Hernandez never repeats himself and cites regulations, best practices and how important it is to document the work; he works like lives depend on it--they do.

Goodbye snow; hello 'Snowbird'

by 127th Wing Public Affairs

1/24/2015 - SELFRIDGE AIR NATIONAL GUARD BASE, Mich. -- About 200 Airmen and 10 aircraft from the 127th Wing here deployed to Davis-Monthan Air Force Base, Arizona, Jan. 23 to participate in Operation Snowbird.

Operation Snowbird allows military flying units to take advantage of the optimal weather conditions and live-fire ranges available in southern Arizona during the winter months when home station training may be hampered by inclement weather such as snow and ice.

The men and women from various units of the 127th Wing support, operate and maintain the Air Force A-10 Thunderbolt II aircraft mission.

By deploying to Arizona, Selfridge Airmen also have an opportunity to train and work together in a high-tempo environment. The 107th Fighter Squadron Airmen from the 127th Wing will have more opportunities for sorties during the two-week deployment, almost doubling the number of flights performed each day at Selfridge.  The Michigan Air National Guard unit's focus will be on search and recovery training with local rescue squadrons stationed at Davis-Monthan.

"Training at Davis-Monthan in Snowbird is like a srimmage before playing in the big game," Lt. Col. Shawn Holtz, 107th Fighter Squadron commander.  "Everybody gets a chance to sharpen their skills and build up the team."

The A-10, originally designed for close air support, provides an ideal platform to provide support to rescue operations in potential close proximity to opposition ground forces. The A-10 can also provide airborne command and control support to rescue operations, as well as serve in air interdiction and intelligence, surveillance and reconnaissance capacities.

Guard Soldiers, Airmen Respond to Northeast Storm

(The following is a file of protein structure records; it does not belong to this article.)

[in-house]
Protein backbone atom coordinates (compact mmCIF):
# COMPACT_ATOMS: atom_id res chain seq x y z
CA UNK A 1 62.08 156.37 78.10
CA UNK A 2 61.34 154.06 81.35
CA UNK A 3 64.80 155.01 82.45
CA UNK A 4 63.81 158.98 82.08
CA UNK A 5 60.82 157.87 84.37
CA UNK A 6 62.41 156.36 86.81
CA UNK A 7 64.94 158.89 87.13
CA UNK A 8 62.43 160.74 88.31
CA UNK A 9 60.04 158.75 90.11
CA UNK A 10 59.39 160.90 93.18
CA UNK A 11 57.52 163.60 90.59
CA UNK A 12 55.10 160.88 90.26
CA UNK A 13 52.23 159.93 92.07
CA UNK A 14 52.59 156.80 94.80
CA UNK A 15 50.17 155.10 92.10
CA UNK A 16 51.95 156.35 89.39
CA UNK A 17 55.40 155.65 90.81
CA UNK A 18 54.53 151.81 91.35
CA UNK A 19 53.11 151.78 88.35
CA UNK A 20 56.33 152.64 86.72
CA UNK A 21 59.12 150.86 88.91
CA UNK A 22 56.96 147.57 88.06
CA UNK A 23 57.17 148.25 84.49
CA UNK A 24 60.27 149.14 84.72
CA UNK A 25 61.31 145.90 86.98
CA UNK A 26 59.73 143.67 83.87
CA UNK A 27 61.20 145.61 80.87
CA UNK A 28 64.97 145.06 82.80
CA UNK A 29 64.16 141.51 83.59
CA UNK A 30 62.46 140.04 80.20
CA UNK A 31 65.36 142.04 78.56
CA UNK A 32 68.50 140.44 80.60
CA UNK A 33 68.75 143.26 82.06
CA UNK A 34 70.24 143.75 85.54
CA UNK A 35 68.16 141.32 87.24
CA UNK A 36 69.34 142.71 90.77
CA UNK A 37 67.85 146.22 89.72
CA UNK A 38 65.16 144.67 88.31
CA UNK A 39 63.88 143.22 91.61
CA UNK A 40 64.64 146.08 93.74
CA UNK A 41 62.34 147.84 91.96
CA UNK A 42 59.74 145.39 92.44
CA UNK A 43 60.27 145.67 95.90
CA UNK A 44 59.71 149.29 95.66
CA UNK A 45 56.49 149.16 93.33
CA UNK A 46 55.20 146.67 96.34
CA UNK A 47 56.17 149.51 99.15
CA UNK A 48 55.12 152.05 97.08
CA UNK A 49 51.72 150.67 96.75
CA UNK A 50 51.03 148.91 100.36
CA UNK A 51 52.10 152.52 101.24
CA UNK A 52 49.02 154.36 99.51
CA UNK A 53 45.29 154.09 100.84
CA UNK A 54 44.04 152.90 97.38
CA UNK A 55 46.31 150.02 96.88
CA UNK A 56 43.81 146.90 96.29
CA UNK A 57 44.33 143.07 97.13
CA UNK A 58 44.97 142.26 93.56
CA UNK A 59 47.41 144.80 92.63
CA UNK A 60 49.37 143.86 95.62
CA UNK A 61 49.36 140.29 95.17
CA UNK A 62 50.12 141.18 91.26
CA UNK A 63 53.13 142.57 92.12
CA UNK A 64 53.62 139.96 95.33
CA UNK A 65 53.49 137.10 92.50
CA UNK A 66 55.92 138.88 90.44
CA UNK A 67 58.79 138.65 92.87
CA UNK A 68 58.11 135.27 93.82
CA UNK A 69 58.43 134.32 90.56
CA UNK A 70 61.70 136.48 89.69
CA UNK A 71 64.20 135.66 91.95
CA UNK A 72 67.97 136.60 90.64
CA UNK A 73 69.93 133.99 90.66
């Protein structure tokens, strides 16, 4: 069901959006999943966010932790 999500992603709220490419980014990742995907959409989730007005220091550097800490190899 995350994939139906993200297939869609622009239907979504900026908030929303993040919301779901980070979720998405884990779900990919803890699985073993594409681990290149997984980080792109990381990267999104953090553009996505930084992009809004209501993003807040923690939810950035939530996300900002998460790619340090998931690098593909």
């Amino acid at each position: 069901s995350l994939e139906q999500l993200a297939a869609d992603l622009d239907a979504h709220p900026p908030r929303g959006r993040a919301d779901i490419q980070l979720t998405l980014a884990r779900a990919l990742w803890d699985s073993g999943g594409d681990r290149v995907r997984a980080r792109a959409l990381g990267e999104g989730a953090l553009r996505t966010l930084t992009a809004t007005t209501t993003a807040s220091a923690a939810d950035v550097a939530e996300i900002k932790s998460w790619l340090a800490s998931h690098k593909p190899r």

By Eric Durr
New York National Guard

LATHAM, N.Y., Jan. 26, 2015 – As blizzard warnings were being issued for the Northeast this morning, the New York National Guard put 260 soldiers and airmen on duty to assist in New York’s response to the storm.

Army and Air National Guard units on Long Island, in New York City and in the Hudson Valley were ordered to mobilize their initial response forces. Meanwhile, the 204th Engineer Battalion -- with headquarters in Binghamton and elements in the Hudson Valley and New York’s Southern Tier counties -- was directed to send snow-moving equipment and personnel to Long Island.

Initial response forces were stood up at:

-- F.S. Gabreski Air National Guard Base at Westhampton Beach on Long Island;

-- Farmingdale Armed Forces Reserve Center at Farmingdale on Long Island;

-- The Manor Road Armory complex on Staten Island; and

-- The Peekskill Armory in the Hudson Valley.

Stewart Air National Guard Base at Newburgh in the Hudson Valley also prepared.

Teams Prepared for 24-hour Operations

Each initial response force unit consists of 20 soldiers and airmen with five Humvees. The teams are prepared for 24-hour operations.

The response forces can conduct traffic control in support of local police agencies or move critical personnel and supplies as required.

And additional 25 vehicles and up to 50 personnel have been assigned to support fire department emergency medical service locations in Manhattan, the Bronx, Brooklyn, Queens and Staten Island. These military vehicles are on call to help move people and equipment as required by civilian first responders.

The 204th Engineer Company dispatched four front-end loaders, 10 dump trucks and seven small skid-steer front-end loaders, along with operators, to the Armed Forces Reserve Center in Farmingdale. The soldiers and equipment will be hand call if needed to assist in clearing snow.